Jun. 2, 2022
Twitter could become a safe haven for cyberbullies
The public debate around free expression and censorship ramped up when COVID skeptics, election deniers and conspiracy theorists hijacked the major platforms to further their agendas.
If Elon Musk ends up owning Twitter, it could be like the fox guarding the henhouse. Musk has an appalling track record of inappropriate, hostile and injurious posts, and he is unlikely to crack down on the very behavior he models. Lawmakers, policy experts and parents have bemoaned the online victimization of children and other vulnerable individuals, but the person potentially taking Twitter’s helm could be one of the worst cyberbullies on record.
Regulation of social media platforms is contentious at best, but there appears to be remarkable consensus around cyberbullying. When a Facebook whistleblower testified before Congress last October about the horrific impact on children of this activity, legislators were shocked and appalled. If children deserve protection, why not all who are subjected to cyberbullying?
Musk has pledged to make Twitter an open and free forum for the exchange of ideas, no matter how controversial or injurious, ostensibly rolling out the red carpet for cyberbullies. And current laws, specifically Section 230 of the Communications Decency Act, provide him with plenty of protection. When Section 230 was enacted in 1996, social media startups needed protection from lawsuits so they could build robust hosting services. Today, the combined market cap of Facebook, Apple, Amazon, Netflix, and Alphabet is an astounding $7 trillion. These companies don’t need extraordinary protections; they need extraordinary accountability.
Twitter, like other social networking platforms, has been in the crosshairs of regulators and legislators for the past two years. The public debate around free expression and censorship ramped up when COVID skeptics, election deniers and conspiracy theorists hijacked the major platforms to further their agendas. As the level of acrimony, misinformation and threats of violence rose during the final months of the 2020 presidential campaign, Twitter and Facebook belatedly took steps to stanch the dangerous expression, including banning certain users.
That debate appears to be coming to a head, with New York’s attorney general launching an investigation into social media companies whose platforms were used to stream, promote or plan the terror attack in Buffalo that killed ten and wounded three. At the same time, the U.S. Court of Appeals for the 5th Circuit reinstated a Texas law, HB 20, that forbids social media websites with more than 50 million monthly U.S.-based users from limiting access to posts made by Texans on the basis of “viewpoint.”
The Texas law was temporarily blocked by the U.S. Supreme Court on May 31, but it will be reviewed once more by the 5th Circuit. If that court upholds the law, it will undo important safety mechanisms that are part of the present system. Despite the high incidence of problematic posts, social media companies do a considerable amount of content moderation. Facebook reports that from October to December 2021, it took action against terrorism content 7.7 million times, bullying and harassment 8.2 million times, and child sexual exploitation material 19.8 million times.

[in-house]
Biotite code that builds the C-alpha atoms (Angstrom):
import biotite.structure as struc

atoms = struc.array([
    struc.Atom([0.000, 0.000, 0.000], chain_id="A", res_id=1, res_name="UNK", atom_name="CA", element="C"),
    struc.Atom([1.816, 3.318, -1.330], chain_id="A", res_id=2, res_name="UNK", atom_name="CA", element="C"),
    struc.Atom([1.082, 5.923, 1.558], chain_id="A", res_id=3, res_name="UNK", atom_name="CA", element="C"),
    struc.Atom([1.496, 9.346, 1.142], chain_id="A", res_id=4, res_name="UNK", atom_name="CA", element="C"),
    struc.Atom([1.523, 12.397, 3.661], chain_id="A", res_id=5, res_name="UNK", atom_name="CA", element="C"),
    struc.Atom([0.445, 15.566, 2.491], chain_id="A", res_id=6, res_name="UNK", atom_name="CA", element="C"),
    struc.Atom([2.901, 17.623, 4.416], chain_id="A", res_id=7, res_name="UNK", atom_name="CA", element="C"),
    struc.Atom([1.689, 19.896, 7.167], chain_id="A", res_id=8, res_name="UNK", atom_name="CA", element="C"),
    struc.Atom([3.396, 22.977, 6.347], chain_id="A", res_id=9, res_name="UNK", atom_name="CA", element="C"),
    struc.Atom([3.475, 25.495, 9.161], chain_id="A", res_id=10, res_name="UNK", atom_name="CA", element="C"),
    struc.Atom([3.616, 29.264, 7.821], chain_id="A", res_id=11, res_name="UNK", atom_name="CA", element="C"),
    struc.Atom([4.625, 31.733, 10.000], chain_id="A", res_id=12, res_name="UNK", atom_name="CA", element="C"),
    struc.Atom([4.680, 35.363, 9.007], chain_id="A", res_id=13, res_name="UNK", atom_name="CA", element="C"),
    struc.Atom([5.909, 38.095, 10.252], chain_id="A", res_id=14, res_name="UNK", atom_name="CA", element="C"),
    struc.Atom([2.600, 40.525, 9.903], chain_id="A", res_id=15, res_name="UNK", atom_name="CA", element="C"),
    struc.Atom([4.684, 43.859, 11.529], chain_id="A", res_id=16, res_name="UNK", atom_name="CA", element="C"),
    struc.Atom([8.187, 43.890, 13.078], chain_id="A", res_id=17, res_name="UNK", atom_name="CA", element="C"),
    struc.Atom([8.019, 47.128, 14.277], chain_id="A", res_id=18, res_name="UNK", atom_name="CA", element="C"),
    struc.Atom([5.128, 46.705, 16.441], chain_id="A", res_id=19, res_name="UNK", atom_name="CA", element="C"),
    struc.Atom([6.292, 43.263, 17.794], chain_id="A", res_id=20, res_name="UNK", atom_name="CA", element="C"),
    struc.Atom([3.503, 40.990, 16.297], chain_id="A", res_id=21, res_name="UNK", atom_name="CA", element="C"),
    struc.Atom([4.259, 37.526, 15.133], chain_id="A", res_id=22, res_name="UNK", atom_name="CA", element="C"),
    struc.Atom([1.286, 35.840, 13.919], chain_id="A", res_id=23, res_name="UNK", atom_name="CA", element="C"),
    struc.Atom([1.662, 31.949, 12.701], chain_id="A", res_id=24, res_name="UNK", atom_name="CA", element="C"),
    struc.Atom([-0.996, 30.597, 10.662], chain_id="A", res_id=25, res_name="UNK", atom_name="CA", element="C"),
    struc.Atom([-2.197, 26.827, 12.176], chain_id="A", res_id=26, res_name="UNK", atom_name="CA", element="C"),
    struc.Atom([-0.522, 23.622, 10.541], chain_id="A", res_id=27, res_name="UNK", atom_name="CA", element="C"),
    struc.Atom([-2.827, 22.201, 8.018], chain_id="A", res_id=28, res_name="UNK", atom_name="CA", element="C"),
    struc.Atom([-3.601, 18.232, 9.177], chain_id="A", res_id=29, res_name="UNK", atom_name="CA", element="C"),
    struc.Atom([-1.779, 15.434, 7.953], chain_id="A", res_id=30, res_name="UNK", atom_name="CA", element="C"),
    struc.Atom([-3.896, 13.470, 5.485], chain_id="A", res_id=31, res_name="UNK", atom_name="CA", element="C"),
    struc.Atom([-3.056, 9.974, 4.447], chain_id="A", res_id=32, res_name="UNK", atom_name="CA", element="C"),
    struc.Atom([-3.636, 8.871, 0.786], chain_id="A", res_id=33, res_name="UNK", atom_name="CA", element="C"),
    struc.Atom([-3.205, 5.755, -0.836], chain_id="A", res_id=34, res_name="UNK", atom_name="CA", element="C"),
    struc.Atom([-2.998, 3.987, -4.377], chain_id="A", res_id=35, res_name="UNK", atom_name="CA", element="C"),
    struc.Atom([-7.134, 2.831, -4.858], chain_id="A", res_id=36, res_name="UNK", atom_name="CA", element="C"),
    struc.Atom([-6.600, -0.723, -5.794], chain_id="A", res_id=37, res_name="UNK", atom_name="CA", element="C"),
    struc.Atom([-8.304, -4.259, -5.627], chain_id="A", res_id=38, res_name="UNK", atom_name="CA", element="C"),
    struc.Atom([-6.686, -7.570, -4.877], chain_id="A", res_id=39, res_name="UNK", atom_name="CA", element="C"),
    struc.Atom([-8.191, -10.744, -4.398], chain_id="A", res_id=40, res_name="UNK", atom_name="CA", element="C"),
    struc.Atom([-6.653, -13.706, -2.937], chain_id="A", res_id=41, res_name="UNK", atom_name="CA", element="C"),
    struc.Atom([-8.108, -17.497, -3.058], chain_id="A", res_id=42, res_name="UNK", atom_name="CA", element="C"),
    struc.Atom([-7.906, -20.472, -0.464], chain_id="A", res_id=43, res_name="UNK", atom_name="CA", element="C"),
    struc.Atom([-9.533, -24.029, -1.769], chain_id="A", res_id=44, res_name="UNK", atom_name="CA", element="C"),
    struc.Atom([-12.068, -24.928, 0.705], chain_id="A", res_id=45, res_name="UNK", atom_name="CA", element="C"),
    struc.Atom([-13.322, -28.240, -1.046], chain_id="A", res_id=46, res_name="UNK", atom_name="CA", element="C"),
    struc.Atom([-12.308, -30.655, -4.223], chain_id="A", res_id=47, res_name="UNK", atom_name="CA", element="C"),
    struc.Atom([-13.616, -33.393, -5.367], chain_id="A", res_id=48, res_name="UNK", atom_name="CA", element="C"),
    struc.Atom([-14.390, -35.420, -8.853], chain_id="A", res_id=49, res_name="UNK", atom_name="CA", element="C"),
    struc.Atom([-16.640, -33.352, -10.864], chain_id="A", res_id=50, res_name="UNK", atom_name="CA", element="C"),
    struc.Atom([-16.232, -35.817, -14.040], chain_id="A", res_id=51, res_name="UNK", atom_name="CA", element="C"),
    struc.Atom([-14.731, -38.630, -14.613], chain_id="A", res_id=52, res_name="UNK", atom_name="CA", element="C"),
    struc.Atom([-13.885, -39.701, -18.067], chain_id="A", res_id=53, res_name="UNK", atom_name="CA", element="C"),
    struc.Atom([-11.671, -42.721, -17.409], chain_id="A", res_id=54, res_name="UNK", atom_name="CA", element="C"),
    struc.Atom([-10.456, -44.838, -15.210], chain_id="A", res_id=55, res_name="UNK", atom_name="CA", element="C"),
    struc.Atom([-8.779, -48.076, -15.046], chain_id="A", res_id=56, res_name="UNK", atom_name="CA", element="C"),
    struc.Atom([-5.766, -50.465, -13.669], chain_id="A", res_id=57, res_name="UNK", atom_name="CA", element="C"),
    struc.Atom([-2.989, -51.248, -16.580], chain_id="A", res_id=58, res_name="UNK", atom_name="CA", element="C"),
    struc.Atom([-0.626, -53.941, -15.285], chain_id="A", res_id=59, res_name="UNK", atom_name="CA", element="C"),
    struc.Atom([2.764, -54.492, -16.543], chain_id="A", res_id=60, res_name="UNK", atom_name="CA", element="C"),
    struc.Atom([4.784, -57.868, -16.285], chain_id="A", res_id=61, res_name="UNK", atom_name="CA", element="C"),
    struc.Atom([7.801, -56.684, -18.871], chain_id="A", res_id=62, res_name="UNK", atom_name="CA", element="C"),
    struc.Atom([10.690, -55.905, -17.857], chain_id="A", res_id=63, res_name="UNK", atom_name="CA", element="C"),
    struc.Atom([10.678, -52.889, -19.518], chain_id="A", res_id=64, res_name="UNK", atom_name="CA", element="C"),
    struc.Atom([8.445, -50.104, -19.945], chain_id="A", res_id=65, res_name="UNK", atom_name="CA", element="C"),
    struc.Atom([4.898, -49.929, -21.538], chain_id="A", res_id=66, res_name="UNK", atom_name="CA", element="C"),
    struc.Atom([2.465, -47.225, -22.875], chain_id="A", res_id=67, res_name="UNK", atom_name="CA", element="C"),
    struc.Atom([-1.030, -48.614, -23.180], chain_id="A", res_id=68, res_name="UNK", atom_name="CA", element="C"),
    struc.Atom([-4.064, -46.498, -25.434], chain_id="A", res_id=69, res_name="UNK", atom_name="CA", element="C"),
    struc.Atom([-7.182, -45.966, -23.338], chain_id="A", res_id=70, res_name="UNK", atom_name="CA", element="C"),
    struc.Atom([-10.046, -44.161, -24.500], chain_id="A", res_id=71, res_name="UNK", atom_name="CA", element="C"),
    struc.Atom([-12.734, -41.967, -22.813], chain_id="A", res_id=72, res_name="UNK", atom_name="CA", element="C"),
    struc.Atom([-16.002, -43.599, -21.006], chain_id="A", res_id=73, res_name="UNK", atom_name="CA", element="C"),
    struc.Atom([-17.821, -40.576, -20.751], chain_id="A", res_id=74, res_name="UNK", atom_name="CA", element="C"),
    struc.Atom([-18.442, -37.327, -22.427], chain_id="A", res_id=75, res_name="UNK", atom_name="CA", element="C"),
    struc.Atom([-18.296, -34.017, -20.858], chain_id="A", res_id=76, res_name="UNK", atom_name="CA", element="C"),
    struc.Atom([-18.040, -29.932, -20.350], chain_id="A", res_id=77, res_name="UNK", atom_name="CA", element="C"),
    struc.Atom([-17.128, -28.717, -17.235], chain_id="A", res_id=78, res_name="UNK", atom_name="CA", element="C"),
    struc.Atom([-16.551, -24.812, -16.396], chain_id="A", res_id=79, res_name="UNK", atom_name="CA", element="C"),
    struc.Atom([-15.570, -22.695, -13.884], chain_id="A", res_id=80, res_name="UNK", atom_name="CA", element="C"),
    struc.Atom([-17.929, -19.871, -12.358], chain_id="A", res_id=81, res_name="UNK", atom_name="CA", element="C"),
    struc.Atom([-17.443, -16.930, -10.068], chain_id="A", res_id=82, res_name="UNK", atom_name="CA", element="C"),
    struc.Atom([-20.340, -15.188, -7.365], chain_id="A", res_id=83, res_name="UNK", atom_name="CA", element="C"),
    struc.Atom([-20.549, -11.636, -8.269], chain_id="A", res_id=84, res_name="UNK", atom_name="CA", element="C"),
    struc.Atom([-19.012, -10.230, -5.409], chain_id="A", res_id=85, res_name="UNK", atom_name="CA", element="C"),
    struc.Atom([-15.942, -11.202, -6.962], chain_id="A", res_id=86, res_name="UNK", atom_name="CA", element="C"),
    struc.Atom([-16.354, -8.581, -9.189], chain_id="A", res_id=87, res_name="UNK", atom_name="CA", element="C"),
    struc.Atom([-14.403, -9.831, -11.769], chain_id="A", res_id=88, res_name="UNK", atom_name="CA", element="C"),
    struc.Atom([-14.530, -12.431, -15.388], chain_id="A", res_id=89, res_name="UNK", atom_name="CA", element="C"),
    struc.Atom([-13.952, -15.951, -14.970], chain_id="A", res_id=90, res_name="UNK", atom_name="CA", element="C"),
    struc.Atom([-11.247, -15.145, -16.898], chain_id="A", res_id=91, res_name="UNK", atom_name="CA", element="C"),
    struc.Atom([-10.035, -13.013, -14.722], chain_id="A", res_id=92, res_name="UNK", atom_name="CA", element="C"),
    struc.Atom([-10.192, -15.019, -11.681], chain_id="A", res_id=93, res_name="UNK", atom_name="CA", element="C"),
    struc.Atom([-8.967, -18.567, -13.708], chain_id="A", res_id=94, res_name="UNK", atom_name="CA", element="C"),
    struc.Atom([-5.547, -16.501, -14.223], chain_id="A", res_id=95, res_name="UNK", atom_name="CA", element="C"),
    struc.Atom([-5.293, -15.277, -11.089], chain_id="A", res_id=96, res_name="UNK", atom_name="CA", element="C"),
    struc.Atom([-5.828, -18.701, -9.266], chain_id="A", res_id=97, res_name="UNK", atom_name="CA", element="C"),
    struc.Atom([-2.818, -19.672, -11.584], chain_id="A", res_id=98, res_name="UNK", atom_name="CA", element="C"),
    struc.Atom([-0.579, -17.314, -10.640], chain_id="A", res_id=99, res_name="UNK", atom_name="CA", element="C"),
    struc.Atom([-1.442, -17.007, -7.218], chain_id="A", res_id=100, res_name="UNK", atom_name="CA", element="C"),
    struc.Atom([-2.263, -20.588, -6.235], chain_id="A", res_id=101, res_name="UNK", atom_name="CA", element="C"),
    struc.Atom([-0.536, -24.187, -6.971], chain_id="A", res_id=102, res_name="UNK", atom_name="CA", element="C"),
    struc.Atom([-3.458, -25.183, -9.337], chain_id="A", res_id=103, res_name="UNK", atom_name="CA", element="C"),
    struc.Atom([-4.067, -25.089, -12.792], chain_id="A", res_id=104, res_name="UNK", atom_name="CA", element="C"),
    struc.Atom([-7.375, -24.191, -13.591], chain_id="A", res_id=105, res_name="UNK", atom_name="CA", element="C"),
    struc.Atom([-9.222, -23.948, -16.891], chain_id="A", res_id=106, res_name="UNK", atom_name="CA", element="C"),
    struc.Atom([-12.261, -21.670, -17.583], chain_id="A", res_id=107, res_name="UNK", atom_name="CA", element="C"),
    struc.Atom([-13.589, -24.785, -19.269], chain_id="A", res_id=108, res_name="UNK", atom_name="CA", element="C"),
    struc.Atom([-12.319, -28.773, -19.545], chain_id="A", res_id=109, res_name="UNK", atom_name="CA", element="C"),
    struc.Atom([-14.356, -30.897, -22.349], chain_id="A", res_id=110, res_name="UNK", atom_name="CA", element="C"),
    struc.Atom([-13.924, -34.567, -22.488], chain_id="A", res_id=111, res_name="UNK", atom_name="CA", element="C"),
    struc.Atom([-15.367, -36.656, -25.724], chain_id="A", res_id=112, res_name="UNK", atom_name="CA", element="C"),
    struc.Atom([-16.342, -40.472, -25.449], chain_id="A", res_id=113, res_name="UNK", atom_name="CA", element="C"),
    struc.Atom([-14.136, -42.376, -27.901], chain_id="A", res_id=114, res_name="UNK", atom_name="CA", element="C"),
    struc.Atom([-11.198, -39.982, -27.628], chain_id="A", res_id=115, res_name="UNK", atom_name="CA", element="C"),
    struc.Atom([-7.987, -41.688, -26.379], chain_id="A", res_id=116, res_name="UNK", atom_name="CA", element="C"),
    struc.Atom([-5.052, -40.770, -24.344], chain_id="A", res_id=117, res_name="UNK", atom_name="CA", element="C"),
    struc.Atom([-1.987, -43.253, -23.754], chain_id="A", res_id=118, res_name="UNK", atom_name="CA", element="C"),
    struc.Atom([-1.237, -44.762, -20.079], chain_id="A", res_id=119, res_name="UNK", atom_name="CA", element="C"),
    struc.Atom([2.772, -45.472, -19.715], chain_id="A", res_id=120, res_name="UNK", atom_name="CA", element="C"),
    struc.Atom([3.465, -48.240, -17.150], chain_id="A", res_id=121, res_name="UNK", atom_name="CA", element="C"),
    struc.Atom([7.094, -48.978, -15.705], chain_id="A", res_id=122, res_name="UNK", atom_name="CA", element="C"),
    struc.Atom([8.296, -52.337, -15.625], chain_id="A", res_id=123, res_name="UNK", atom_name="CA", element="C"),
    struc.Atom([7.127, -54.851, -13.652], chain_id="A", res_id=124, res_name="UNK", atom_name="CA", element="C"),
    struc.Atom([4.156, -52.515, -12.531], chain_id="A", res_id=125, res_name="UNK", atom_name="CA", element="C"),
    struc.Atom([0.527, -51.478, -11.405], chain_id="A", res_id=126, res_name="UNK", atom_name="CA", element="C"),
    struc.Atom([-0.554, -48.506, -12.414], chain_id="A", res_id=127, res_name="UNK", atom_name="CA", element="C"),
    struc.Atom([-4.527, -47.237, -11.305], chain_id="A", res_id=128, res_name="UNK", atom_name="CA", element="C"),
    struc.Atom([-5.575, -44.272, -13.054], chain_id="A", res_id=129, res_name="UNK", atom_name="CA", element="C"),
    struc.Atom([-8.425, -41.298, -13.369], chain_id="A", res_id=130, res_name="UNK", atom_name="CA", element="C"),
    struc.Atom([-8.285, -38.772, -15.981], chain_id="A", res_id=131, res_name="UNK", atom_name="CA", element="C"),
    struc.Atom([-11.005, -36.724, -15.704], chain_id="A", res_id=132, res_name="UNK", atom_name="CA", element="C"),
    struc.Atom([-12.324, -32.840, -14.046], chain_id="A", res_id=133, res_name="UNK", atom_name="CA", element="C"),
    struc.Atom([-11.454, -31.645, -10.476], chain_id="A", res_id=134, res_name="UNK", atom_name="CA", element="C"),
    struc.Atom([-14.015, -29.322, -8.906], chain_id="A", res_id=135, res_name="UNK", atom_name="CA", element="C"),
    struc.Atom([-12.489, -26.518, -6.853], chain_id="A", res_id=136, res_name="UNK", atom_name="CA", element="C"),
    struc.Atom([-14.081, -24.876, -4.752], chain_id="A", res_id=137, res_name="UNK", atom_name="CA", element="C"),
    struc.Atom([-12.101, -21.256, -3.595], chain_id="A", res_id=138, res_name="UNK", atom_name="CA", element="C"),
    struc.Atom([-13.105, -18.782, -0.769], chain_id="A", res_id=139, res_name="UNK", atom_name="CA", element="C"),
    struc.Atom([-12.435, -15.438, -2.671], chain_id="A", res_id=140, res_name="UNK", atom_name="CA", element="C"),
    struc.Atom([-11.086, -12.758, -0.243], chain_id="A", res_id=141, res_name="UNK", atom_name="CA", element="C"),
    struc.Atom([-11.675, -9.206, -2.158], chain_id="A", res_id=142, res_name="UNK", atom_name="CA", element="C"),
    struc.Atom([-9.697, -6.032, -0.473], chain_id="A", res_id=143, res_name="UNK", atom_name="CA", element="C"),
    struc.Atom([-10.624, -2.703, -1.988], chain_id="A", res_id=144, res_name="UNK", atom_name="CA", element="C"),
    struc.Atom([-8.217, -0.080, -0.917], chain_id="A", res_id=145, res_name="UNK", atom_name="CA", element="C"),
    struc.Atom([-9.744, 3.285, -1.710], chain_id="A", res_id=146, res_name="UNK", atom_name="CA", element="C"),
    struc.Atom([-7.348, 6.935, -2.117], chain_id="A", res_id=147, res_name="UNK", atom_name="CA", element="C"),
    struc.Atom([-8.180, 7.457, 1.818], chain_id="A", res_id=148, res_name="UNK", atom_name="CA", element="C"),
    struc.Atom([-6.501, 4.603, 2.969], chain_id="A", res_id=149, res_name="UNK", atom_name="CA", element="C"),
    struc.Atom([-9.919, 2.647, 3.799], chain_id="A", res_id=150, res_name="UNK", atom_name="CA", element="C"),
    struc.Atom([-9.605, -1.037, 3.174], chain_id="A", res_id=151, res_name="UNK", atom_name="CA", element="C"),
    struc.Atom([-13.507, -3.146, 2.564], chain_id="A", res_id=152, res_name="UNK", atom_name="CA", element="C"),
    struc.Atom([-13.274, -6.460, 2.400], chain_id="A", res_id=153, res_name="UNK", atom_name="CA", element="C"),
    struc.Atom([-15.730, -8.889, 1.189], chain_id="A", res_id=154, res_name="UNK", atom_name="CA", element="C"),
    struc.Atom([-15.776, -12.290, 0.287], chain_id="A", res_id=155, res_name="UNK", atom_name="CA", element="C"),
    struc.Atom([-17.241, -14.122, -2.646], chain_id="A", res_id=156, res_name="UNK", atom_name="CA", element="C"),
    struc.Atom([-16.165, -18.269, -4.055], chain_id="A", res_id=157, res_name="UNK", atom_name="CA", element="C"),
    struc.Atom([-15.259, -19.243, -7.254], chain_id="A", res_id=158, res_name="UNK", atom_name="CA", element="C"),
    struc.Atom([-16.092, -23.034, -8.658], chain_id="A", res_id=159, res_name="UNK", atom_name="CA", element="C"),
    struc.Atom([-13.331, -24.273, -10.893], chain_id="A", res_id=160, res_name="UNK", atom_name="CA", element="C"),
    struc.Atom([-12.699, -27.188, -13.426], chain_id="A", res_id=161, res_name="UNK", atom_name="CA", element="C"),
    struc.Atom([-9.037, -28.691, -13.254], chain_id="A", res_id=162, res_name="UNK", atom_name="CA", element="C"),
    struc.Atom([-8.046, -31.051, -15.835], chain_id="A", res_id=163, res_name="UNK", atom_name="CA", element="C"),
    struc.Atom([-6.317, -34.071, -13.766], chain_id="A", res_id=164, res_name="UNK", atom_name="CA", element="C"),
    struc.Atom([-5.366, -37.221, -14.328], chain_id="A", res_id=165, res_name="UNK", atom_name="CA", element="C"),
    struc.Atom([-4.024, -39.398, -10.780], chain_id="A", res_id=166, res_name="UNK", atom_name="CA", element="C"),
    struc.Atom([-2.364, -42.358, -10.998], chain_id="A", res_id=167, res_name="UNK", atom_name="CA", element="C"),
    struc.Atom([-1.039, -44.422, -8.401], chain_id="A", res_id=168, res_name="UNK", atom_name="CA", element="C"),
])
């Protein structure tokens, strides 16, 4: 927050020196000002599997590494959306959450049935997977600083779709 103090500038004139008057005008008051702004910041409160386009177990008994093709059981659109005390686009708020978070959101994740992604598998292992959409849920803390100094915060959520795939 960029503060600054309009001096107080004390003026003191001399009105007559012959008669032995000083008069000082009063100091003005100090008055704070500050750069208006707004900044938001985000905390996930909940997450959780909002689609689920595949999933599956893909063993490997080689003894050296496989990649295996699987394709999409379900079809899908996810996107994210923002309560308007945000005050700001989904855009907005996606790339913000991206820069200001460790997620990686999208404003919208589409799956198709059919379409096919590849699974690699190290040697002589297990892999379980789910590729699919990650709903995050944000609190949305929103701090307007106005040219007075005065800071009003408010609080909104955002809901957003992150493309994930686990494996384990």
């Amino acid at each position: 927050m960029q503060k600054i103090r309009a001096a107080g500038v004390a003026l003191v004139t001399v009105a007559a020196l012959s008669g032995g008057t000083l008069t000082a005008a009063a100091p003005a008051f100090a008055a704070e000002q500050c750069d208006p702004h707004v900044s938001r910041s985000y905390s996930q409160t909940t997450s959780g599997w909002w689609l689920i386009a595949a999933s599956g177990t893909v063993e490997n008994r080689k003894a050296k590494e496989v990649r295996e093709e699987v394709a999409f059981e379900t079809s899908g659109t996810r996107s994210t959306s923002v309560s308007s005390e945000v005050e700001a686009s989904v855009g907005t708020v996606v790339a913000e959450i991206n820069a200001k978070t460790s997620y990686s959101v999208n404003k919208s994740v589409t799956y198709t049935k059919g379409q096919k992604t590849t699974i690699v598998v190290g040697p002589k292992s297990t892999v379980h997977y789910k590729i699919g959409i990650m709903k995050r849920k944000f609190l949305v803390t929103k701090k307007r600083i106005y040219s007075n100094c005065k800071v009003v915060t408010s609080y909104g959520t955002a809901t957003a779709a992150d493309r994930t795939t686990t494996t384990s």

Spam, cyberbullying or posts advocating violence may not meet the legal test for incitement, but that doesn’t mean they should ever be tolerated or facilitated. Social media platforms like Twitter and Facebook are uniquely positioned to put an end to cyberbullying and hate speech, yet they continue to be protected by a cyberwall that no longer serves any valid purpose.
When he blocked the Texas law that was upheld on appeal, U.S. District Judge Robert Pittman wrote, “HB 20 prohibits virtually all content moderation, the very tool that social media platforms employ to make their platforms safe, useful, and enjoyable for users.”
In contrast to the 5th Circuit’s decision, on May 23 a panel for the 11th Circuit Court of Appeals unanimously upheld a Florida judge’s injunction blocking application of SB 7072, which would have restricted content moderation by social media companies. The panel held that the law violated the companies’ First Amendment rights, but it let stand part of the law that requires them to disclose their content moderation criteria.
In the 1940s, the Supreme Court ruled that a state could not, in keeping with the First and Fourteenth Amendments, impose criminal punishment on a person distributing religious literature on the sidewalk of a “company town” (Marsh v. Alabama (326 U.S. 501 (1946)). Twitter, Facebook and other social media companies are not “company towns;” they are private businesses free to decide with whom they do business. They can choose which voices to amplify and which to suppress.
At the same time, acts that would be criminal if done in person – assault, battery, harassment – should be equally sanctioned if they are done online. It is already unlawful to post child pornography or content that infringes on others’ copyrights; cyberbullying should be a no-brainer. In a 2020 communication to Congress, the Department of Justice outlined proposed changes to Section 230, including immunity carve-outs for certain malicious content. Among the carve-outs was one for “cyberstalking.”
It should not be a stretch to add a carve-out for cyberbullying, which lies along the cyberstalking spectrum. Until that happens, however, it will be up to the Elon Musks of the world to draw the line in the sand, and the likelihood of that happening is slim to none. Social media companies won’t take action against cyberbullying until their immunity shield is pierced.